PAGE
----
The high share price that G&R commanded prevented it from being nationalized before the war. However, this did come to pass after the Liberation. SNECMA, la Société nationale d'étude et de construction de moteurs d'aviation, was thus created on May 29, 1945. The company was an amalgamation of diverse design bureaus and workshops; it inherited a work force of 10,000 mostly part-time employees. Along with G&R, Snecma was given some of the factories of the Société des moteurs et automobiles Lorraine, formerly Lorraine-Dietrich, which had been nationalized as la Société nationale des moteurs and had been relegated to making parts for tanks. Some of Snecma's other facilities had been devoted to the production of German Junkers engines by the thousands during the Nazi occupation. G&R also owned a factory of the Aéroplanes Voisin firm, which had gone bankrupt in 1938.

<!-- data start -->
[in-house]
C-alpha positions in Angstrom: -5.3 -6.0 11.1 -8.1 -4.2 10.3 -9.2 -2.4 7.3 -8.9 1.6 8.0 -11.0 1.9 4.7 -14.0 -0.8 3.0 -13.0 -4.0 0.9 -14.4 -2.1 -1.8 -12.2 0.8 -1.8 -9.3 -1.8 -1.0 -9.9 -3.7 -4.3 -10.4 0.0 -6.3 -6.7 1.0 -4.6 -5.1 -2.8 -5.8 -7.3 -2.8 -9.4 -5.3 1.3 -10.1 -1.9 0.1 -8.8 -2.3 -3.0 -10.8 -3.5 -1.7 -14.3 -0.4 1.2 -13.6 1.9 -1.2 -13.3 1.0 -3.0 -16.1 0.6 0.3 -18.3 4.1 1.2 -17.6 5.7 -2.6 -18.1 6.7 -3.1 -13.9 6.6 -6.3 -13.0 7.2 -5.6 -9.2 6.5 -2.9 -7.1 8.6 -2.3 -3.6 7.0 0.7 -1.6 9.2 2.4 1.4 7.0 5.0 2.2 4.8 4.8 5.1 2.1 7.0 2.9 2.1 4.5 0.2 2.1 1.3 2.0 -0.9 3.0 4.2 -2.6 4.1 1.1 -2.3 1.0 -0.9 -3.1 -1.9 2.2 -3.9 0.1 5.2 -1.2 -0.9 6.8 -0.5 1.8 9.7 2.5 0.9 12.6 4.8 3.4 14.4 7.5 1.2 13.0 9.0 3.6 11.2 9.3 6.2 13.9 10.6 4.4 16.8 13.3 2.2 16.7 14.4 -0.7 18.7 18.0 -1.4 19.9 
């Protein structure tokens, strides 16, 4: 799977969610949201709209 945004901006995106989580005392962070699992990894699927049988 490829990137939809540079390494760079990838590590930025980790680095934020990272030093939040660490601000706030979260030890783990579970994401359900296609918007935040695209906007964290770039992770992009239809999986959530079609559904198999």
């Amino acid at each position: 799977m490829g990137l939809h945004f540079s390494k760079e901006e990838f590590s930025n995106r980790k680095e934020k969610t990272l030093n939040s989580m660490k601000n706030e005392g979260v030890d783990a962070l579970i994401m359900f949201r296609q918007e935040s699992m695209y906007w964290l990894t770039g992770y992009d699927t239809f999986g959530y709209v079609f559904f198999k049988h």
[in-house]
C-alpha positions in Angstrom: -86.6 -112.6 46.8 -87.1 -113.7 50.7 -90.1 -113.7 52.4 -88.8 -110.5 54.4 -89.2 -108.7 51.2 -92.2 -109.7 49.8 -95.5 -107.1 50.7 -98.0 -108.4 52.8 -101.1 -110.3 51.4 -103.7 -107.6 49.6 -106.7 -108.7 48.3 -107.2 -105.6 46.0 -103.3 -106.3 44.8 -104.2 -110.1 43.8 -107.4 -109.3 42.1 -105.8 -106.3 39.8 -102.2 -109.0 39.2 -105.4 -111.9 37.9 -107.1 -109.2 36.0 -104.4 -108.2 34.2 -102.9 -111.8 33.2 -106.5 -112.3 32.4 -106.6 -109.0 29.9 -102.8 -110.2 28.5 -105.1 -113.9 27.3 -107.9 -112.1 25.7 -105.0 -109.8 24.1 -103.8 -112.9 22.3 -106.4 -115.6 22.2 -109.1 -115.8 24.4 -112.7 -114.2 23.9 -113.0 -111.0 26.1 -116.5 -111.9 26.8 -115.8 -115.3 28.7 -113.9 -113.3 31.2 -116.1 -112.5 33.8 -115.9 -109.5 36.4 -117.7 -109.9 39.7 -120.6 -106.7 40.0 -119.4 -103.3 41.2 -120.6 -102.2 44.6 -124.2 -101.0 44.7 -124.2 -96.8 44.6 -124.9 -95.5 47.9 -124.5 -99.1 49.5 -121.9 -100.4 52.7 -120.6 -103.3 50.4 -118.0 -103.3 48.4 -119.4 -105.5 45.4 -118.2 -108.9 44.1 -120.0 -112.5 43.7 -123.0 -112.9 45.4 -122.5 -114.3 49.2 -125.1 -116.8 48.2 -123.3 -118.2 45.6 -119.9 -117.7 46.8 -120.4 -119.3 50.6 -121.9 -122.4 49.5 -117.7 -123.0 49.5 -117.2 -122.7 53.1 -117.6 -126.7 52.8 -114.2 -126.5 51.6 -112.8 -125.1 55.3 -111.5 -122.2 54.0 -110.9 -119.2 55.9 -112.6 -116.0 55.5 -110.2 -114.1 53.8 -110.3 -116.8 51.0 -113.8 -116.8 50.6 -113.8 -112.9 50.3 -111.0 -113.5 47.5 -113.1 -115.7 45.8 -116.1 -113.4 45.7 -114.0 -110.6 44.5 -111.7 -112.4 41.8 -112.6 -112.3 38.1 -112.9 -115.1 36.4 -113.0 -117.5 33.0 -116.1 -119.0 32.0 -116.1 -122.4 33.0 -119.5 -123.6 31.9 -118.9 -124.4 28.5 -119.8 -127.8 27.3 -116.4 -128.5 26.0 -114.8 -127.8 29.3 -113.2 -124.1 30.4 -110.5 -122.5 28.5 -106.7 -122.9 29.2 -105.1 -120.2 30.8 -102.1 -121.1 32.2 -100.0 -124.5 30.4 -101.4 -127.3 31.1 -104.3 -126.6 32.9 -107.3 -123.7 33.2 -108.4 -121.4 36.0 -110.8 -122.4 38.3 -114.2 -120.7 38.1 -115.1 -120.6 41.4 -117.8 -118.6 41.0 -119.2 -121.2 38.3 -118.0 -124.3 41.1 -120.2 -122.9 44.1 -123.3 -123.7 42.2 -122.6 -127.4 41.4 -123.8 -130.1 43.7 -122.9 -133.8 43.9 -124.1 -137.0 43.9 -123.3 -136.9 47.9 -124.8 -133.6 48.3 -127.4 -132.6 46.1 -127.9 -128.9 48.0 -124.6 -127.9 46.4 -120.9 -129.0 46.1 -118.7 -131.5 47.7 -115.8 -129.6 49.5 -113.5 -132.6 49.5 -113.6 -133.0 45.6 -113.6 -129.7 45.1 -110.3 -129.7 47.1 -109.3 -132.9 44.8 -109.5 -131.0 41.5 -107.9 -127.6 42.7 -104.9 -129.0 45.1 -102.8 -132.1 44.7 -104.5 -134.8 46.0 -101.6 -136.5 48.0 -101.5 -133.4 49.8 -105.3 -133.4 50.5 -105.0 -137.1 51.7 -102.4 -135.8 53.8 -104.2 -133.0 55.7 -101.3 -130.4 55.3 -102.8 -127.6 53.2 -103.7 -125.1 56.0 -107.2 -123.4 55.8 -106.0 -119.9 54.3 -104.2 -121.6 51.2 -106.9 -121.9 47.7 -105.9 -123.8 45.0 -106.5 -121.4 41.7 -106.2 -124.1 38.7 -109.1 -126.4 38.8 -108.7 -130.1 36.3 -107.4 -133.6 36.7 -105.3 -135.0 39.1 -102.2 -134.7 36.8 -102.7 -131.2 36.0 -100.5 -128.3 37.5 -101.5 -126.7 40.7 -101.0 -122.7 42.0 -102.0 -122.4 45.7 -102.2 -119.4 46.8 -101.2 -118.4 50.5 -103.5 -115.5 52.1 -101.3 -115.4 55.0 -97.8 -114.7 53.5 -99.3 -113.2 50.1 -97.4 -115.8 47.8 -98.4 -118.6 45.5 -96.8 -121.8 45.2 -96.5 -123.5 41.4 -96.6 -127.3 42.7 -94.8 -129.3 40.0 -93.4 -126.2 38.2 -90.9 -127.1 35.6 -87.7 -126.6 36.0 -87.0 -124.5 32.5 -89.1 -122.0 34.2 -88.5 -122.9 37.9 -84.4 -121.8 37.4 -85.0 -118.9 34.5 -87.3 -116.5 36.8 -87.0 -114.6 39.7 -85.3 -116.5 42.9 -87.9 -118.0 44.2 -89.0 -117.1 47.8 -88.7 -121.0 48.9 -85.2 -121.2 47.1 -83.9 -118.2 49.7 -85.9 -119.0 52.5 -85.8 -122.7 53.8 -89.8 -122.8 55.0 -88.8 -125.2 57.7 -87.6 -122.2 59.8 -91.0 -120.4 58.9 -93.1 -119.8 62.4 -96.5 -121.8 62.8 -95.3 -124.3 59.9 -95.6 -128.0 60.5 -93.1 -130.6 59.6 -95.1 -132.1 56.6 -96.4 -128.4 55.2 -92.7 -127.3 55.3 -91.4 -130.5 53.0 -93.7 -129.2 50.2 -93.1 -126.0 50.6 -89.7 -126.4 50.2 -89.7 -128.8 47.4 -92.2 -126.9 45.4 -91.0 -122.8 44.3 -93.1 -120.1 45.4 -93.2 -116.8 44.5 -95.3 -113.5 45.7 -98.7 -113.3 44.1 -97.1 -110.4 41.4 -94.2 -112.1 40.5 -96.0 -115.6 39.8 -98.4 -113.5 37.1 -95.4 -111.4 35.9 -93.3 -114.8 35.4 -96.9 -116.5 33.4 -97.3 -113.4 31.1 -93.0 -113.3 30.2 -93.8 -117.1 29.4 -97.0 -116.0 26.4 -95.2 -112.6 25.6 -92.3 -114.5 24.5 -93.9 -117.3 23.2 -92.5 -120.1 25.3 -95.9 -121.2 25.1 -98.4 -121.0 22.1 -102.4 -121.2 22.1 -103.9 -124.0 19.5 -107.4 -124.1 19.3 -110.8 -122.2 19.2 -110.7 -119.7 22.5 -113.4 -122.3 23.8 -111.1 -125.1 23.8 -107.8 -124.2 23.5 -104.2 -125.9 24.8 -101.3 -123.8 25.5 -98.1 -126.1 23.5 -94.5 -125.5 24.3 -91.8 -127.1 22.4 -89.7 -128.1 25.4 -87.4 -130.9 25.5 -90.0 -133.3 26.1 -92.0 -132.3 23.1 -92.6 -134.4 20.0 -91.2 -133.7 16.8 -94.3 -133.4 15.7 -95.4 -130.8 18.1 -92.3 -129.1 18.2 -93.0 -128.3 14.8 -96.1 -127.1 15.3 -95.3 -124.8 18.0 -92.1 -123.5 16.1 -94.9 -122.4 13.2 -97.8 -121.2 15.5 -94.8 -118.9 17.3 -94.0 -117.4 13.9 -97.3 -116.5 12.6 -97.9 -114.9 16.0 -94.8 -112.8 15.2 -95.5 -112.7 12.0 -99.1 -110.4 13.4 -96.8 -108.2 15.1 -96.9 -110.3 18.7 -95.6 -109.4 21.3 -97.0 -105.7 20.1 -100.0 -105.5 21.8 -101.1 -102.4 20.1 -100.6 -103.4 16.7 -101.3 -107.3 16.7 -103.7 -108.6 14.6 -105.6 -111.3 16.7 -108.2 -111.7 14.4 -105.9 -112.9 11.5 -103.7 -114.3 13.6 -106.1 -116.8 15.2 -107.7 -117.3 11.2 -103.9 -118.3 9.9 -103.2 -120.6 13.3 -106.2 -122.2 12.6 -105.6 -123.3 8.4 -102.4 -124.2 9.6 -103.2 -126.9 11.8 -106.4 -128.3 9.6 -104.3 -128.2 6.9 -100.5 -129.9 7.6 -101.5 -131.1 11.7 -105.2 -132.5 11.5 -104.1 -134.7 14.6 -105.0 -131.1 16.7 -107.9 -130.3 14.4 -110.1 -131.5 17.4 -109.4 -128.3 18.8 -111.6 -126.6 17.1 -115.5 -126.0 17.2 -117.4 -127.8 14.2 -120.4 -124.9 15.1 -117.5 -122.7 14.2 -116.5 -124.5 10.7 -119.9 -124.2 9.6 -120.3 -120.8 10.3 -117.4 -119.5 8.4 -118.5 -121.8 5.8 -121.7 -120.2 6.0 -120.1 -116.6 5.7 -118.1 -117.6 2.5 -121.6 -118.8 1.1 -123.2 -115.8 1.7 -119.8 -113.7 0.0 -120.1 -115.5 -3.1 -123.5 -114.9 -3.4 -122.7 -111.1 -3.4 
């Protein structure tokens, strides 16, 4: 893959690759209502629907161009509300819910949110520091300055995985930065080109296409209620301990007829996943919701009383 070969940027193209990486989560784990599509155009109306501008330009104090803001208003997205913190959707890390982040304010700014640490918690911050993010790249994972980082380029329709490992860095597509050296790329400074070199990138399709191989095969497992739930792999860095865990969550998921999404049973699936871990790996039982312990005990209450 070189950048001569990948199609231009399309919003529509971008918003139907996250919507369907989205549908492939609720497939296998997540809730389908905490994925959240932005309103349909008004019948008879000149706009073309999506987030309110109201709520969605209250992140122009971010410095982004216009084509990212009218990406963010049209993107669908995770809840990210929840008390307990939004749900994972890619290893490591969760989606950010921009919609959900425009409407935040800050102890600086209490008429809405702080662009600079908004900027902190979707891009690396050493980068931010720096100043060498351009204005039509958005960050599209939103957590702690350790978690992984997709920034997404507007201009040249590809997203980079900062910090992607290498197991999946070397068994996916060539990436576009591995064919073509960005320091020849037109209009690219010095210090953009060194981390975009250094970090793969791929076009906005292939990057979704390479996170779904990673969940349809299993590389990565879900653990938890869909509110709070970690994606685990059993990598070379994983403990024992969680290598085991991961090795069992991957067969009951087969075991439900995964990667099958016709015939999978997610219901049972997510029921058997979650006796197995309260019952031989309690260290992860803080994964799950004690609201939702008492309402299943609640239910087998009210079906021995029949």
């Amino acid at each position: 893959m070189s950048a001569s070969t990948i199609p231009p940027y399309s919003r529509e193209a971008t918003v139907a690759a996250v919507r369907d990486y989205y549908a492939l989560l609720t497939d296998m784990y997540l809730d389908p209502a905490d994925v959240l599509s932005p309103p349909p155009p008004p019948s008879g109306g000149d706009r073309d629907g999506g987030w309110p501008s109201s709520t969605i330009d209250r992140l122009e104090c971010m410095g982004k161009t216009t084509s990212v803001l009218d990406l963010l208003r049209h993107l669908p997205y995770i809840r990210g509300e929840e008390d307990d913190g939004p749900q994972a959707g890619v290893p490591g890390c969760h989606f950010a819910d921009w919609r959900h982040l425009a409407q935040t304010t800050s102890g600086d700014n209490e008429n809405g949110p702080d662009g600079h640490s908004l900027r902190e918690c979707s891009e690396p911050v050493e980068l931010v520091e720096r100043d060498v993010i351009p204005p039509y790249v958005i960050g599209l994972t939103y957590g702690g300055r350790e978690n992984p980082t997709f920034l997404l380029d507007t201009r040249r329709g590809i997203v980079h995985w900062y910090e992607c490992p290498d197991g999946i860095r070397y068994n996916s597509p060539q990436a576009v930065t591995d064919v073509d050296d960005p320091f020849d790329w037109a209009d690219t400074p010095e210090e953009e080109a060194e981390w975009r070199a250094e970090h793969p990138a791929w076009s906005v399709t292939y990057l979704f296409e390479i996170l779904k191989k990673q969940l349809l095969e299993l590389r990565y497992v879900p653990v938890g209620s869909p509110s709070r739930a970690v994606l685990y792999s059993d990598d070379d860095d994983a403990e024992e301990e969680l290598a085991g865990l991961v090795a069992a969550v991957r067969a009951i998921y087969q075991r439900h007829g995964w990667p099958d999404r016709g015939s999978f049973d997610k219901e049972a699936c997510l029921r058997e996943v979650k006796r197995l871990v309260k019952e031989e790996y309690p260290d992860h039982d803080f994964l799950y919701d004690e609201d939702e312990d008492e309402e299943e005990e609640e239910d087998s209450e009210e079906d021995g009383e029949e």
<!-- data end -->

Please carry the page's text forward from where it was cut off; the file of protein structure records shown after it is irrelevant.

Unfortunately, the British government preferred to grant licenses for the newly acquired jet engine technology to rival Hispano-Suiza in the immediate postwar period. Snecma immediately after World War II suffered many of the same disadvantages as G&R had immediately after WWI. It was not until 1950, writes Chadeau, that budgetary crisis forced a restructuring that closed unproductive plants and reequipped modern ones to give the firm some hope of a future.
Given their already apparent importance in the future of military aviation, jet engines were the prime focus of Snecma's development in the 1950s. However, the company did not abandon propeller-driven aircraft. In 1951, the firm acquired a license from the Bristol firm to produce the 2,080 h.p. Hercules engine for use in Noratlas military transports; nearly 1,400 of these were produced by 1964.